MATCH Multi-Agency Direct Services Training

Dates: Pre-register for June 2024 (Exact dates TBD)
Times: 8 hours over 5 days (Exact time will be determined by registrant pool time zones)
Location: Online, via Zoom

How Does MATCH-ADTC Work?

MATCH-ADTC Combines 33 Procedures Drawn From the Most Successful Evidence-Based Treatments Into a Single, Flexible System.

Users start by selecting the primary clinical target area for treatment: anxiety, depression, trauma, or conduct. The MATCH-ADTC protocol then guides providers through well-organized resources to address the primary clinical target while deftly responding to a diverse array of therapeutic roadblocks, such as comorbid problems or unexpected life stressors.

MATCH-ADTC includes the following:

Direct Services Training Overview

The MATCH Direct Services Training Series teaches mental health professionals to use the MATCH program to improve their direct care to clients. The program’s primary aim is for professionals to develop proficiency in the selection, organization, and delivery of the common practices included in the MATCH program. This series satisfies a prerequisite for the MATCH Supervision and Consultation Training Series.

PATH TO CERTIFICATION INCLUDES:

MATCH Direct Services Learning Objectives:

  1. Provide a high-level description of the Modular Approach to Therapy for Children (MATCH) in the context of direct service to clients.
  2. Access and navigate four core resources of the MATCH system, namely, Flowcharts, Clinical Dashboard, Therapy Modules, and Supplemental Materials.
  3. Apply the expertise development framework to an initial self-assessment of competence in the MATCH concepts and resources.
  4. Integrate and utilize assessment data to effectively identify target areas for treatment and inform selection of a core target area.
  5. Identify the concept of Core-Interference for focusing effort on a prioritized problem area, including returning to working on the targeted problem area as soon as possible after addressing events.
  6. Identify four domains for care management in the MATCH framework and identify key features for three of those domains (Relationship and Change Management, Episode Management, and Session Management).
  1. Use the flowchart for Anxiety to identify therapy modules in each of the three phases of treatment (Connect, Cultivate, and Consolidate) as well as key decision points, such as when to handle interference or proceed to termination.
  2. Develop a monitoring plan that supports evaluation of client progress toward treatment goals throughout the course of service delivery.
  3. Describe the key principles and common challenges of practicing exposure for a treatment target of Anxiety.
  4. Build a Fear Ladder for a youth with a treatment target of Anxiety.
  5. Manage interferences to maintain a focus on treatment of Anxiety using the MATCH system.
  6. Integrate multiple MATCH resources to prepare for a treatment episode targeting Anxiety and create a Clinical Dashboard for a sample client.
  1. Use the flowcharts for Traumatic Stress and Depression to identify therapy modules in each of the three phases of treatment (Connect, Cultivate, and Consolidate) as well as key decision points, such as when to handle interference or proceed to termination.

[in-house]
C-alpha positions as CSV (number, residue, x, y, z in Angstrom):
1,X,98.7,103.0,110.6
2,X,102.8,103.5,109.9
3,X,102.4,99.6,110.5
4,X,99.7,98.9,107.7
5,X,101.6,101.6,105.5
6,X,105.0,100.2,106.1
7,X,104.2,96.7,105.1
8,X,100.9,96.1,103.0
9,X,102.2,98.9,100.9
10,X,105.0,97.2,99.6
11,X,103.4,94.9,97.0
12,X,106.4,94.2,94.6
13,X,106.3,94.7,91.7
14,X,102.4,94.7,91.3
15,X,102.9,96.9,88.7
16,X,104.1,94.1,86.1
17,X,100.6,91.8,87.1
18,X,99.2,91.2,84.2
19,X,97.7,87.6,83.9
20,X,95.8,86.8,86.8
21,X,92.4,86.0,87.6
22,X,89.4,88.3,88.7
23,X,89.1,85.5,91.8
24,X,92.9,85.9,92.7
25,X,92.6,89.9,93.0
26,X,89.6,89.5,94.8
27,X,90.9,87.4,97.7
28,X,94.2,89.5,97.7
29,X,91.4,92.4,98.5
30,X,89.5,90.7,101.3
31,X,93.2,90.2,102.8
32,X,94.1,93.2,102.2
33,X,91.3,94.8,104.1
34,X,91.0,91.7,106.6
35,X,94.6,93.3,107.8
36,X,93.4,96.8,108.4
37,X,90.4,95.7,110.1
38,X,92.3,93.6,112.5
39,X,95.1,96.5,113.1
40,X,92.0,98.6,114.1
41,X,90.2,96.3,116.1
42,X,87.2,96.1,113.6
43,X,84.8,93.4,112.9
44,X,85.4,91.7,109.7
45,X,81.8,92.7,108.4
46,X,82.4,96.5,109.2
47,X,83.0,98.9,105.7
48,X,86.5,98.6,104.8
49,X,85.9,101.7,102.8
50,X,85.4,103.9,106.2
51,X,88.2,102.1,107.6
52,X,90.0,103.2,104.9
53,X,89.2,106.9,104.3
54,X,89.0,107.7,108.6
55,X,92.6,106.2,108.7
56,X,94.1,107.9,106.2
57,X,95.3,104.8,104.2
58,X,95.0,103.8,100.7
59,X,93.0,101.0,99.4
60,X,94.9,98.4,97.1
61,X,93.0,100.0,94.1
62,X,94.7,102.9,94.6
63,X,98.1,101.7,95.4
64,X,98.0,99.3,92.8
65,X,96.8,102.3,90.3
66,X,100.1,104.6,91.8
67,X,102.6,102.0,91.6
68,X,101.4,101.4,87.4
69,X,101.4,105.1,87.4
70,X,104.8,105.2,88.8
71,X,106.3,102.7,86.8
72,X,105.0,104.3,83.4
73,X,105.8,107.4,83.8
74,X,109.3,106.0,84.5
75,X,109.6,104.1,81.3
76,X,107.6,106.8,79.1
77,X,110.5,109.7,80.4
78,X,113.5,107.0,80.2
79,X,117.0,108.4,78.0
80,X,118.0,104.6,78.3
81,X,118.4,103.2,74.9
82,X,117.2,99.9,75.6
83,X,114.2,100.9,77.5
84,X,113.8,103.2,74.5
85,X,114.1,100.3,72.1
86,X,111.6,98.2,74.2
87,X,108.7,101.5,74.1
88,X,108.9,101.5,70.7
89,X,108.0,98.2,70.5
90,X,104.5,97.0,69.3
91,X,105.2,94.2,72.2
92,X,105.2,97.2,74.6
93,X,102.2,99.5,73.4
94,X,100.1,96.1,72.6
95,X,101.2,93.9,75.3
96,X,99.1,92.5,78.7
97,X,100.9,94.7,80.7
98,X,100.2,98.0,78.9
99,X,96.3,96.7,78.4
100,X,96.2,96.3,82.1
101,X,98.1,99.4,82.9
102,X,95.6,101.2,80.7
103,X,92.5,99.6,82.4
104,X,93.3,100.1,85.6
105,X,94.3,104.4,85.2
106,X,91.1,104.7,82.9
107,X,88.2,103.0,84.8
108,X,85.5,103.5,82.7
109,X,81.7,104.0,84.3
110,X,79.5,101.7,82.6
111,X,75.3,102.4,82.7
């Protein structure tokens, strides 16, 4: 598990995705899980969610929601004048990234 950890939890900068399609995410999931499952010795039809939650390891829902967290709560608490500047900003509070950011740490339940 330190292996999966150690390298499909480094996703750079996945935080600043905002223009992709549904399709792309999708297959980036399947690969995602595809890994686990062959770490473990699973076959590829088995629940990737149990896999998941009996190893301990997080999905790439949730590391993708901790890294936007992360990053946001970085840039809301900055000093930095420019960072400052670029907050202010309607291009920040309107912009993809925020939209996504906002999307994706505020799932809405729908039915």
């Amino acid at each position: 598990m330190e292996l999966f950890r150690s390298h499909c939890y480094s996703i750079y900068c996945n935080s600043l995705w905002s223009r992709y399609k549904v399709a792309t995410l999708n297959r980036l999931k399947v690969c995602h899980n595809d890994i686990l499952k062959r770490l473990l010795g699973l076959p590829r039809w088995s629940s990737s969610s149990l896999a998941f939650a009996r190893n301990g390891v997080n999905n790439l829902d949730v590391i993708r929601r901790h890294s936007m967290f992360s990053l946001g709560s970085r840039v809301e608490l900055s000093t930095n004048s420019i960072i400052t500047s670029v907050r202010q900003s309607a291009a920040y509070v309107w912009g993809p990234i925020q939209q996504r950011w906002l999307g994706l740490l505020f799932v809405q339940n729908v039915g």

2. Recognize the key principles and common challenges of applying the Trauma Narrative therapy module to the targeted treatment of traumatic stress.
  3. Describe the procedure for teaching a youth Problem Solving using the S-T-E-P-S acronym.
  4. Describe the rationale for Activity Selection for targeted treatment of depression, and how to collaboratively plan an activity schedule.
  5. Manage interferences to maintain a focus on treatment of Traumatic Stress or Depression using the MATCH system.
  6. Integrate multiple MATCH resources to prepare for a treatment episode targeting Traumatic Stress or Depression and create a Clinical Dashboard for a sample client.
  1. Use the flowchart for Conduct to identify therapy modules common to each of the three phases of treatment (Connect, Cultivate, and Consolidate) as well as key decision points, such as when to handle interference or proceed to termination.
  2. Identify Socratic questions to elicit information from caregivers about their child’s disruptive behavior as it relates to four separate factors.
  3. Recognize how One-on-One Time can be effectively used to enhance a child’s motivation to work for a caregiver and to establish a more positive interaction pattern.
  4. Describe the key principles and common challenges of teaching caregivers Time Out as a means of dealing with moderately disruptive behaviors.
  5. Describe management of interferences to maintain a focus on treatment of Conduct using the MATCH system.
  6. Integrate multiple MATCH resources to prepare for a treatment episode targeting Conduct and create a Clinical Dashboard for a sample client.
  1. Demonstrate skill with a modular, evidence-based treatment for Anxiety, Depression, Traumatic Stress, and Conduct to deliver this program with integrity to the MATCH model for improved client outcomes.
  2. Apply the MATCH concepts, processes, and practice tools as part of direct service.
  3. Demonstrate how to evaluate client care using a modular approach.
  4. Evaluate client progress throughout the course of service delivery.
  5. Make empirically-informed adaptations to practice that are responsive to real-time information about progress.
  6. Demonstrate persistence in the pursuit of a prioritized treatment target, when necessary adapting to critical distraction or disengagement by shifting from a planned activity to a circumscribed response that addresses obstacles in order to return to the core target as soon as possible.